ADLib Glossary (E)

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E. Coli

Escherichia coli

is a micro-organism found in the alimentary tract of most animals. There are four recognised classes of enterovirulent E.coli that cause gastro-enteritis in humans. One of these strains (E.coli 0157) is enterohemorrhagic and causes haemolytic uraemic syndrome (HUS) or haemorrhage colitis. This is an acute disease of humans which is characterised by sever cramping (abdominal pain) and diarrhoea which is initially watery but becomes bloody. Occasionally vomiting occurs. Fever is either low or absent. The illness lasts, on average, eight days, but can be fatal. In one study 59% of patients required hospitalisation, 15% developed HUS and 5% died.

A bovine source of infection has been associated with the majority of recorded outbreaks of E.coli infection in humans. The first recorded outbreak was in the U.S.A. in 1983 and was linked to ground beef consumption. Studies of the organism have been made in this country since the late eighties.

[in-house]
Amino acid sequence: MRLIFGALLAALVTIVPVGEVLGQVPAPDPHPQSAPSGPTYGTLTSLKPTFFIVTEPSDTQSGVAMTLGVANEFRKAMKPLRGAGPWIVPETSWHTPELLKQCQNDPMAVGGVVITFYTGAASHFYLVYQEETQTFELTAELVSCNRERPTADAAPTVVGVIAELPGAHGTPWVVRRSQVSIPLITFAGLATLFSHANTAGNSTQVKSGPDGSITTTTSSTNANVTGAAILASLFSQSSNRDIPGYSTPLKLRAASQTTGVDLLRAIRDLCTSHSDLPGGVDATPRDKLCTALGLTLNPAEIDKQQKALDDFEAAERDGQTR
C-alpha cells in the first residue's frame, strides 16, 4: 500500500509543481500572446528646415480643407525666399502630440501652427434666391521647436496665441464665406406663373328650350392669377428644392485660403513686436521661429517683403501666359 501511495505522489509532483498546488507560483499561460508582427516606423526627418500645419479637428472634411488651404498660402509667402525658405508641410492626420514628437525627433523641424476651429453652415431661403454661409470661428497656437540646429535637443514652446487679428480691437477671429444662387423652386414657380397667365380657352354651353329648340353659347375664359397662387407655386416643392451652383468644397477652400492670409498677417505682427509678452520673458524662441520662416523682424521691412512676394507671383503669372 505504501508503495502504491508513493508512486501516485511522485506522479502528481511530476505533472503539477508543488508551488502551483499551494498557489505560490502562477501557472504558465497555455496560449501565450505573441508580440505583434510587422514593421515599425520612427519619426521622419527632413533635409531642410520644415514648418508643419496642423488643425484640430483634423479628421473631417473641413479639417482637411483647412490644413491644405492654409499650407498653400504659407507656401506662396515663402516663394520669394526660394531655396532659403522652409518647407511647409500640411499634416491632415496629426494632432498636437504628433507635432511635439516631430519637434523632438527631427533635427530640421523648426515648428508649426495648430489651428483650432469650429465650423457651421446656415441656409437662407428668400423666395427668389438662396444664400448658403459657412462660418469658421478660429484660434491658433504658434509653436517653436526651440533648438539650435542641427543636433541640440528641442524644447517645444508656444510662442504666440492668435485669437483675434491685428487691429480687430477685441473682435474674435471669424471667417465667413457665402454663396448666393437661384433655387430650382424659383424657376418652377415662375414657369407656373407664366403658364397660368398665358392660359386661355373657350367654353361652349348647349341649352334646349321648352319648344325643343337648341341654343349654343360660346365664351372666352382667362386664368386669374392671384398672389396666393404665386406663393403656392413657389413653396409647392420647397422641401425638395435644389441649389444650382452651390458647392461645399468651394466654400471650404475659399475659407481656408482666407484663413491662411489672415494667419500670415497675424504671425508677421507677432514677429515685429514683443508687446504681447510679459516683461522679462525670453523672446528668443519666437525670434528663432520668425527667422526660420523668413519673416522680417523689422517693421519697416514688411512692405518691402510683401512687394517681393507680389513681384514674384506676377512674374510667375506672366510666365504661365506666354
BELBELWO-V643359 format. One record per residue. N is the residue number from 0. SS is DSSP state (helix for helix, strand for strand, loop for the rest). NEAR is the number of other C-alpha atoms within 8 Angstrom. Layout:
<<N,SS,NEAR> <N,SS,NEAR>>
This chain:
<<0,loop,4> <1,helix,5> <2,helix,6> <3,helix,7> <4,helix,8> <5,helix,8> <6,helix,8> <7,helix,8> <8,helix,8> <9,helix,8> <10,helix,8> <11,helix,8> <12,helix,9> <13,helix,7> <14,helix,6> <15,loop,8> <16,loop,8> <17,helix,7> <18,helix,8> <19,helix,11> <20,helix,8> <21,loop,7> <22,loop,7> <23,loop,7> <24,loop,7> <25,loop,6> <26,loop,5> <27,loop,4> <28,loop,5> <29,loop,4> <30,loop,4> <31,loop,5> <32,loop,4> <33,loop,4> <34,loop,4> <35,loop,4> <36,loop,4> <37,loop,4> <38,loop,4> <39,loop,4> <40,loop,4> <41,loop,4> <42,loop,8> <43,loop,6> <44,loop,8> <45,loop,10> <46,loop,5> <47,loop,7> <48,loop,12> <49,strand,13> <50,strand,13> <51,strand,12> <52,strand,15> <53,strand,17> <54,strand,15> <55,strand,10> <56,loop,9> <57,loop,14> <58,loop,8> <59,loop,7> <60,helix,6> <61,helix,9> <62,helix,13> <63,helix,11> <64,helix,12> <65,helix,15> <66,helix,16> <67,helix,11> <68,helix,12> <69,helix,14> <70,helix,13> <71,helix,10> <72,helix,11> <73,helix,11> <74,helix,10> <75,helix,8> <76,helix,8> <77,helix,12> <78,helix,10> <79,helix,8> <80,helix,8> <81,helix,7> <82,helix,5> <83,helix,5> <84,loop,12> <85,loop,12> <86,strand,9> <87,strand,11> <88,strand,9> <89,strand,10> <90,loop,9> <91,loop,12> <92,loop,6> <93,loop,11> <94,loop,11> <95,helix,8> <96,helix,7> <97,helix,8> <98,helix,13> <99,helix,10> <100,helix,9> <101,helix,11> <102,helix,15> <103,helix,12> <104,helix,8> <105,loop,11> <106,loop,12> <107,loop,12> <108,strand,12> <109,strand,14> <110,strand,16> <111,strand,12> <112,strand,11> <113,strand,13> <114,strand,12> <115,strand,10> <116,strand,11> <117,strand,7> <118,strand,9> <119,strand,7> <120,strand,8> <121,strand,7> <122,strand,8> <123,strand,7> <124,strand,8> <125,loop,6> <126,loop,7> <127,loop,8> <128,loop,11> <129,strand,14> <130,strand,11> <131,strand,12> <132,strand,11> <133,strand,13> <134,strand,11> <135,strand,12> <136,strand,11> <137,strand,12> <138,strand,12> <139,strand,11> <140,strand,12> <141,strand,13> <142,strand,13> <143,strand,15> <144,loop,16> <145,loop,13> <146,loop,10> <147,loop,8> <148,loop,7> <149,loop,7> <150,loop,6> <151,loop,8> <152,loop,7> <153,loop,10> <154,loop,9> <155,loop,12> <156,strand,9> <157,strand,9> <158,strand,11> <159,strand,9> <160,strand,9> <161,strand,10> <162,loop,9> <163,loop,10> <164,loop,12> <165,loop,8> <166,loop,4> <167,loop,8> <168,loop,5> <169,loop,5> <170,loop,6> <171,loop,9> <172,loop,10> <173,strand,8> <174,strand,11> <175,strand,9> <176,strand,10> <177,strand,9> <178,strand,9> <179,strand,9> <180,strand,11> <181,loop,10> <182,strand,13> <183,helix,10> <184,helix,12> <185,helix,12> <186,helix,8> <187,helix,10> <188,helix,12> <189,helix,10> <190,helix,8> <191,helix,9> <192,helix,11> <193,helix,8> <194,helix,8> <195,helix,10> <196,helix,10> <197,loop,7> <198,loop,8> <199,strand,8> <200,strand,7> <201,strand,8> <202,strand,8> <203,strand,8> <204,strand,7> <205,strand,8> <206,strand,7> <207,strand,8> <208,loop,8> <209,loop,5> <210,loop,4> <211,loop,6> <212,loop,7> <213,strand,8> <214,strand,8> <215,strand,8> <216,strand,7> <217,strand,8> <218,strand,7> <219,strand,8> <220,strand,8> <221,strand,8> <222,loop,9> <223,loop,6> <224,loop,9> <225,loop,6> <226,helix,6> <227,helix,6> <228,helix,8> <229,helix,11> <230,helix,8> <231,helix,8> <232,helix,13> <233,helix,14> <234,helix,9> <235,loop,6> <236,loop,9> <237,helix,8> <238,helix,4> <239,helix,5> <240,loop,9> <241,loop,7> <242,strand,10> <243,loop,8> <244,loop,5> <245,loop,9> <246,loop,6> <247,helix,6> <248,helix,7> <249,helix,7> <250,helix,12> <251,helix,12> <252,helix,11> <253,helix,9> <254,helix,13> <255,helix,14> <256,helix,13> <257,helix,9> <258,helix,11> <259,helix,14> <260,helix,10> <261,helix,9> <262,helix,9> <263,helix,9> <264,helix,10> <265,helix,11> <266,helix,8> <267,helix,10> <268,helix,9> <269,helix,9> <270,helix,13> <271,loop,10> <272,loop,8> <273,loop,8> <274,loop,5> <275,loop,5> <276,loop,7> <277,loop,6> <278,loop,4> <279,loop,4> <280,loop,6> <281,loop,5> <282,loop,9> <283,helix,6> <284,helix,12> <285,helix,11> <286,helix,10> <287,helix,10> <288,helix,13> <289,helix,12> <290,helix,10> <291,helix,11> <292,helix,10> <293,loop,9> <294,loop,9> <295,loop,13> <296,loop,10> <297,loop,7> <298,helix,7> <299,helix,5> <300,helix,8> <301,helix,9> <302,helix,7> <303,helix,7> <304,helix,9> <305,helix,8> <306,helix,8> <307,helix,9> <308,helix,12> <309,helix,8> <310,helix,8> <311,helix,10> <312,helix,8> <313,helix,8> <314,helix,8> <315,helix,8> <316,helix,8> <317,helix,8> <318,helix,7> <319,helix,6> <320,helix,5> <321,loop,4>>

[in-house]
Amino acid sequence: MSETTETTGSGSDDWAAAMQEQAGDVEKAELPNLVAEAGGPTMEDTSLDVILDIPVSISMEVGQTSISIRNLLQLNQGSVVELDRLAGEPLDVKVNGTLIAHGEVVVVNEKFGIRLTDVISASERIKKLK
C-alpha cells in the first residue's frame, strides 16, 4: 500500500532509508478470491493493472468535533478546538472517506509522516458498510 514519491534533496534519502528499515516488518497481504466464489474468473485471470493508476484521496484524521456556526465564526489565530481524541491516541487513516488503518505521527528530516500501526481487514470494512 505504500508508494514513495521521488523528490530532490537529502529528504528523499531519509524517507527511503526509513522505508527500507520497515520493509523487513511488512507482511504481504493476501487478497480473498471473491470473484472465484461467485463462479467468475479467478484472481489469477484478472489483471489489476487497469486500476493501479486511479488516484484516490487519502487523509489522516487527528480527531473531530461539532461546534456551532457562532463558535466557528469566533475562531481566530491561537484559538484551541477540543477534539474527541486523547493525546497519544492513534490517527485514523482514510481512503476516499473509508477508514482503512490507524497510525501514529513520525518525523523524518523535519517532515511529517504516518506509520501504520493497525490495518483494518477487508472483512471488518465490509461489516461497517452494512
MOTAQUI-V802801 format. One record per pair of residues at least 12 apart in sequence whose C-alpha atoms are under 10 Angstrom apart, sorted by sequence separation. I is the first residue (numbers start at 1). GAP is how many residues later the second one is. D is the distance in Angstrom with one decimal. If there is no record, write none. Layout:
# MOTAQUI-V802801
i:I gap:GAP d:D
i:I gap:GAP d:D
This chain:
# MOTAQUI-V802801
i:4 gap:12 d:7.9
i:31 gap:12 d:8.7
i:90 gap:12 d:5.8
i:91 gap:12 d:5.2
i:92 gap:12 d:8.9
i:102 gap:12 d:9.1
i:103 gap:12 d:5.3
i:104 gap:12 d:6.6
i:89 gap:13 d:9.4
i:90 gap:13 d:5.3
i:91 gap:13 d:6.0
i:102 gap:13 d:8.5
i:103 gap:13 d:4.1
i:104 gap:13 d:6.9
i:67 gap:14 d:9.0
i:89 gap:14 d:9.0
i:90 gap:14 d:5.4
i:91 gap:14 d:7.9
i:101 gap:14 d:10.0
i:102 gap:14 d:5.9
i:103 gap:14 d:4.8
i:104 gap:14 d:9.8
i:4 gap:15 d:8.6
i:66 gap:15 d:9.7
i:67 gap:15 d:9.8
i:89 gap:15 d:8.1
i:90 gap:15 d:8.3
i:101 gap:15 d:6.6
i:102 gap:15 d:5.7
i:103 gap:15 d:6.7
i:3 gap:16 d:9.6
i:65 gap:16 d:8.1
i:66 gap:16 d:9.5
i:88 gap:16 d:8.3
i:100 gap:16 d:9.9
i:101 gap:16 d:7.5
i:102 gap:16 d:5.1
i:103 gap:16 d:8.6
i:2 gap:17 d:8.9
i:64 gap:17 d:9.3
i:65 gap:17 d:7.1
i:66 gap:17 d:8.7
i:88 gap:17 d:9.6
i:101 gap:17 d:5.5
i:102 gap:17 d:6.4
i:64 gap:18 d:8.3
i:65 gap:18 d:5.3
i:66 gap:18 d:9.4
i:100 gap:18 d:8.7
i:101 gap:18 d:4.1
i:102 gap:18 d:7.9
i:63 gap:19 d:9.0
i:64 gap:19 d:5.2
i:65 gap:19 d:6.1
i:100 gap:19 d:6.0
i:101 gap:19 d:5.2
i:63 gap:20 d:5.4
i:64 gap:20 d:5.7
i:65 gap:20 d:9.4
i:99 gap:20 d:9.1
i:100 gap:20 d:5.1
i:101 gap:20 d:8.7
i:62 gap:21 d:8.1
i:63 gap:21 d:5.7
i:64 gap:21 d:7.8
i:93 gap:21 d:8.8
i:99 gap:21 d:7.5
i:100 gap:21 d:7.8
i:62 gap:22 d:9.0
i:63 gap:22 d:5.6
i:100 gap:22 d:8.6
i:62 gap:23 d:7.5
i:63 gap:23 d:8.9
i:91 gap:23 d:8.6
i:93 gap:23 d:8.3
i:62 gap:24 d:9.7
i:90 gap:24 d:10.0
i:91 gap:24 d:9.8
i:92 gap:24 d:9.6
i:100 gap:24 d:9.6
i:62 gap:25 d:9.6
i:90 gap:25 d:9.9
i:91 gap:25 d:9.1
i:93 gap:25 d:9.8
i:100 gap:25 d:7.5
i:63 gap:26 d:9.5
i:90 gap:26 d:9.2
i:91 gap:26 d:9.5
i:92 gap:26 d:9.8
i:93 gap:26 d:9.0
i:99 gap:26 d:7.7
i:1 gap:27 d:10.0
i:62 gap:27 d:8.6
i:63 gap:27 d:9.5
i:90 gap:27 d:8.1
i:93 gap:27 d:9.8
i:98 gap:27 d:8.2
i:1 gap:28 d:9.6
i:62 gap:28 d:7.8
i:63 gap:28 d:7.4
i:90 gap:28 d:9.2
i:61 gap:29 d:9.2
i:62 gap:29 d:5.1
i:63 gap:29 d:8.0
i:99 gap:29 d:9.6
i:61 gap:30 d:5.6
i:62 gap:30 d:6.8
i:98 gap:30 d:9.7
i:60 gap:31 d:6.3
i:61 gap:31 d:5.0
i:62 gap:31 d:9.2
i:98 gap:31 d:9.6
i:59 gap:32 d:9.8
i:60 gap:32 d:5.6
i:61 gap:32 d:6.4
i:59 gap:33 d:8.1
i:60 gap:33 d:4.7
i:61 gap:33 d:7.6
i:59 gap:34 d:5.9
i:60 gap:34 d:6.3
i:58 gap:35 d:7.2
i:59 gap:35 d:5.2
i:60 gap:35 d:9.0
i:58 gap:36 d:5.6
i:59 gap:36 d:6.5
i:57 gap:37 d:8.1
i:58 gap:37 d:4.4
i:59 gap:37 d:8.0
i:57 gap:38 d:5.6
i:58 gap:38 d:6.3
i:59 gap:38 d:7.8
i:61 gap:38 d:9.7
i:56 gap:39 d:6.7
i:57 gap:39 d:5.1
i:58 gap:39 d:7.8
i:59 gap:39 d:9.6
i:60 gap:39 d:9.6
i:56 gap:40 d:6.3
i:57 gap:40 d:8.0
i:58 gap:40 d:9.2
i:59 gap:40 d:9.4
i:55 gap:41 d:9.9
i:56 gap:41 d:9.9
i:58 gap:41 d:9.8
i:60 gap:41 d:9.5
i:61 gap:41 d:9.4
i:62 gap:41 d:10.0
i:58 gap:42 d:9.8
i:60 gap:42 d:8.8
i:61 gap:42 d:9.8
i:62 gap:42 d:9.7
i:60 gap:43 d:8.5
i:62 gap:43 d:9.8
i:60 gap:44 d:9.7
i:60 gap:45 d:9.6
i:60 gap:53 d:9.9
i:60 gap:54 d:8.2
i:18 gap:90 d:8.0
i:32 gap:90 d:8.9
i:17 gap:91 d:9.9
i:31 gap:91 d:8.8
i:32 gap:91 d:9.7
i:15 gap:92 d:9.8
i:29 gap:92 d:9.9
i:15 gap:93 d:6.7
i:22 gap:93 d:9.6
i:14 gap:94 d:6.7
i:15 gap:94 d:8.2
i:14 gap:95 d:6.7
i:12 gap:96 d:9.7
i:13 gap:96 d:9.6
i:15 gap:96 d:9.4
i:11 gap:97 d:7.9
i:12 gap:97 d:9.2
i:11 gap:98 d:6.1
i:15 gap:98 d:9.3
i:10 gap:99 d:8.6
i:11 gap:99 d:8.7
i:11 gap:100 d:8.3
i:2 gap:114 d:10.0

Human infections arise from the ingestion of a very small number of E.coli 0157 organisms. In every case these organisms will be present due to faecal contamination. This contamination may be due to person to person transmission, contact with animals, eating contaminated food or contact with a contaminated environment.

The number of recorded cases of E.coli infection varies across the UK, in England and Wales 1 to 2 cases are recorded per 100,000 population each year, whilst in Scotland there are approximately 5 cases per 100,000 population each year.

Recent outbreaks have increased public awareness and concern over this organism finding it's way into the food chain. In 1996 an outbreak in Scotland saw 496 people affected and twenty adults die.

Good hygiene practices and careful food handling are essential to reduce the risk of contamination. The prevalence of the organism in the environment and in the gut of all animals means that elimination at source is impossible. This means that the food industry is finding it necessary to increase care at abattoirs and in food handling generally to reduce contamination.

On farm there are several ways in which infection levels can be kept low. As heat and UV light can help kill E. coli bacteria, stacking manure so that the pile heats up and storing slurry in a pit for six weeks will all help kill the bugs. Straw bedded yards also heat up, killing bacteria but fresh straw should be kept on top keeping dung off of livestock. Slurry-based housing must be kept clean and livestock should be kept off of pasture where fresh manure or slurry has been spread for around six weeks.

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